Califórnia, Estados Unidos

Califórnia, Estados Unidos


Total area
6000 m2
Built area
970 m2


Jacobsen Arquitetura
Architecture Team
Paulo Jacobsen, Bernardo Jacobsen, Edgar Murata, Marcelo Vessoni, Francisco Rugeroni, Lucila Dib, Júlia Marotto, Raimundo Borges, Laura Faria, Marília Garson, Alahyse Paiva, Marcos Mendes
Interior Design
Jacobsen Arquitetura
Interior Design Team
Paulo Jacobsen, Bernardo Jacobsen, Edgar Murata, Marcelo Vessoni, Marcela Guerreiro, Fernanda Marchesan, Caroline Rodrigues, Camila Alves

Off the coast of Malibu, California, a large rock formation juts into the Pacific Ocean, where Point Dume marks the end of Santa Monica Bay. It is in this region, one of the most exclusive on the American west coast, that our project is located, inspired by the sunny and easygoing spirit of Little Dume Beach.


Our goal was to create a tropical residence that adapted to the particularities of the land, intervening as little as possible in the natural environment. To achieve this, we worked with the different levels found on the lot, respecting its height limitations, and maintained the main existing trees. With direct access to the beach, the house is set around a large lawn with a swimming pool, completely integrating with the social areas, which open onto the outdoor area. A grandstand follows the slope of the land, with a privileged view of the sunset and the ocean horizon.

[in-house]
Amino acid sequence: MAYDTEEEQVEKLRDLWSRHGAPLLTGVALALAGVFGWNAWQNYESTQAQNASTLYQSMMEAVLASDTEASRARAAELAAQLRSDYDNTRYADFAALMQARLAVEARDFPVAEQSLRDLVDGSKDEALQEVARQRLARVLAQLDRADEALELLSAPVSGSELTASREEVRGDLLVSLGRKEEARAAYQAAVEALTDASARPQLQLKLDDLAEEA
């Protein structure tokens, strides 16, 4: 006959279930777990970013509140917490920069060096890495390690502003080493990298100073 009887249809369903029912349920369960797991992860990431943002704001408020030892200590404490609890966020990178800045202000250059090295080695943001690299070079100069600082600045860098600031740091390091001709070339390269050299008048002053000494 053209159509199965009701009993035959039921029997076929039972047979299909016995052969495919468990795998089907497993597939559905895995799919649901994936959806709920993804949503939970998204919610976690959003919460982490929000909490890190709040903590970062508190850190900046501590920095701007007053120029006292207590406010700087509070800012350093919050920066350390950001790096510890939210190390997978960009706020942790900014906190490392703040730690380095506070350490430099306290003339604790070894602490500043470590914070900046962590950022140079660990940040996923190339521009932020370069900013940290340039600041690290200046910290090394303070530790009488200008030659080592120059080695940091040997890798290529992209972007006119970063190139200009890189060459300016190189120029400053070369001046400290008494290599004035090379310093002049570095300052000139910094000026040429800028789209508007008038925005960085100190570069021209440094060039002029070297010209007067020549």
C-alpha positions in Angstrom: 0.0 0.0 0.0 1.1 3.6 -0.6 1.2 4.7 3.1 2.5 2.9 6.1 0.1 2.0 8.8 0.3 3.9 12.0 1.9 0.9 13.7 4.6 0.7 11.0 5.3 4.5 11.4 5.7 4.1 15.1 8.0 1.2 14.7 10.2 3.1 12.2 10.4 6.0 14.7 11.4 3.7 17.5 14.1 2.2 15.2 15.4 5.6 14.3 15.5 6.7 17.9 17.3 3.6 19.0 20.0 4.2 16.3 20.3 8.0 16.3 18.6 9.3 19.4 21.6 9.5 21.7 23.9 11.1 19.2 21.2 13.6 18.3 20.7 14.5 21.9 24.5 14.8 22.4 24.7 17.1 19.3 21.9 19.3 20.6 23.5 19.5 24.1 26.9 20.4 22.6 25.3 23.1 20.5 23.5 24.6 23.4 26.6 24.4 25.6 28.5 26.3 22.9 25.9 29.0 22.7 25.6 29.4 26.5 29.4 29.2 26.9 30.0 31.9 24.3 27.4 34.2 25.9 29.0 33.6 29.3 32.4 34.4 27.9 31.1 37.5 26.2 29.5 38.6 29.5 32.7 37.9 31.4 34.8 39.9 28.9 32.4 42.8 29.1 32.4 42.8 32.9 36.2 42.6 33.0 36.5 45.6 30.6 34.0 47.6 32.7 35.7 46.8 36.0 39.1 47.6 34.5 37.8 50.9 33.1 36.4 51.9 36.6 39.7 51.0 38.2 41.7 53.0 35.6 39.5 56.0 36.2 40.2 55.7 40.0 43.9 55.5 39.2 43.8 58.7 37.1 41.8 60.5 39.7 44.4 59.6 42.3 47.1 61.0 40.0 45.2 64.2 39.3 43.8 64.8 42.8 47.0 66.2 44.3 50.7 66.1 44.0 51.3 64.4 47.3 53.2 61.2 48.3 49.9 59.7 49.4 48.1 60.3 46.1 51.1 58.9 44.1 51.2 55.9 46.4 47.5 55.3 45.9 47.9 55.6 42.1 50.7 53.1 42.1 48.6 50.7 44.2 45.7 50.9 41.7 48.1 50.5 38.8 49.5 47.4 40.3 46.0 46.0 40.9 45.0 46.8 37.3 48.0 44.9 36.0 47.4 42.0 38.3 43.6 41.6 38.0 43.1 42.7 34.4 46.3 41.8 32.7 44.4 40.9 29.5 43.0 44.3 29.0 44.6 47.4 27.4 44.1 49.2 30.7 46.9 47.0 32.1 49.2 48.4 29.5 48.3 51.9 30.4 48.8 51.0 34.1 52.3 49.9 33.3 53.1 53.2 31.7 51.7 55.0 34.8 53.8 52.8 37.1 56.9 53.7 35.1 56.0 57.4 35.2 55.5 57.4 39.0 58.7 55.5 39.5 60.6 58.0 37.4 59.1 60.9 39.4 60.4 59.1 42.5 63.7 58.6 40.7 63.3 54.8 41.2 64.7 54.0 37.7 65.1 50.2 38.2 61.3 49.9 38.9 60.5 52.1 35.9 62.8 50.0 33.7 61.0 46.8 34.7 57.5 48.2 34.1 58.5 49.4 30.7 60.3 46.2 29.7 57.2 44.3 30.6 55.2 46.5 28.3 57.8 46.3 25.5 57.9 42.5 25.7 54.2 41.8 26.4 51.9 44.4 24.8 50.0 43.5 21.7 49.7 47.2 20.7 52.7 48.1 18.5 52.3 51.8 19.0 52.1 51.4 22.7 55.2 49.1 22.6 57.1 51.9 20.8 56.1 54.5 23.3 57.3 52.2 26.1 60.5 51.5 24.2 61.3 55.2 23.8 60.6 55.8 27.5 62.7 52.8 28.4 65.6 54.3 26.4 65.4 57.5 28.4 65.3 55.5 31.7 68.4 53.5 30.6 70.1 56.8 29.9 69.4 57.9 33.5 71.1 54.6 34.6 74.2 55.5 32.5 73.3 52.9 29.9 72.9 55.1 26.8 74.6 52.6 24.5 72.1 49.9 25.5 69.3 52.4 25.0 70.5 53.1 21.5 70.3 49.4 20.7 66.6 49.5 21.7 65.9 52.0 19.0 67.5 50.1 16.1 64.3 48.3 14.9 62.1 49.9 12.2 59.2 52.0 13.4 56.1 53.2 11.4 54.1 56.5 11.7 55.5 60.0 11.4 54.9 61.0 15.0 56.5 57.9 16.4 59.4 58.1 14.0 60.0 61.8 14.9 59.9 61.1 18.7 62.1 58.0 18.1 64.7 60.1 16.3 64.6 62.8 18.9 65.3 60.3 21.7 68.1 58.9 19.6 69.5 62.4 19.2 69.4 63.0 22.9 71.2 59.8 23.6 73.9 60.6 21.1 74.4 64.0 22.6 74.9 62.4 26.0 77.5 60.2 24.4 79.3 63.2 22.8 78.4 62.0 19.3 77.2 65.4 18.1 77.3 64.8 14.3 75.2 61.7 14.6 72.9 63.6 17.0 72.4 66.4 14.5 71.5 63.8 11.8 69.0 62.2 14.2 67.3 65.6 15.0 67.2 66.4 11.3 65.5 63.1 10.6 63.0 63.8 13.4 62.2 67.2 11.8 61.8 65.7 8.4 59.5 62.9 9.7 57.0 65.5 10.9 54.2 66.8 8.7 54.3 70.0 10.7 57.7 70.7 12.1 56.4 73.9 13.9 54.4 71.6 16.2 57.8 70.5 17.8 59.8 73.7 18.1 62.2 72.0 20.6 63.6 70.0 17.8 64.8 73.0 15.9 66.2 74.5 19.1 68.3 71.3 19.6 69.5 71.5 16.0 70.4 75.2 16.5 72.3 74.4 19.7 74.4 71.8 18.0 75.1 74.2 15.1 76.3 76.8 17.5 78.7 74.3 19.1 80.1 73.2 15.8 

The program is distributed over two floors: guest bedrooms, wellness space, gym and home theater on the lower floor and living, dining, kitchen and suites on the ground floor. The social area follows the descent of the grandstand, gaining greater ceiling height and overlooking the view of the valley, which resulted in a cantilever that also serves as a roof for the garage.


The roof of the house is visually detached from the volumes, giving an aspect of lightness to the project, very inspired by mid-century Californian houses. On the ceiling, we opted for laminated wood profiles that extend over the eaves, in reference to boat structures. On the façades, in a reference to Japanese fishermen, charred wood panels were used to allow light and natural ventilation into the spaces.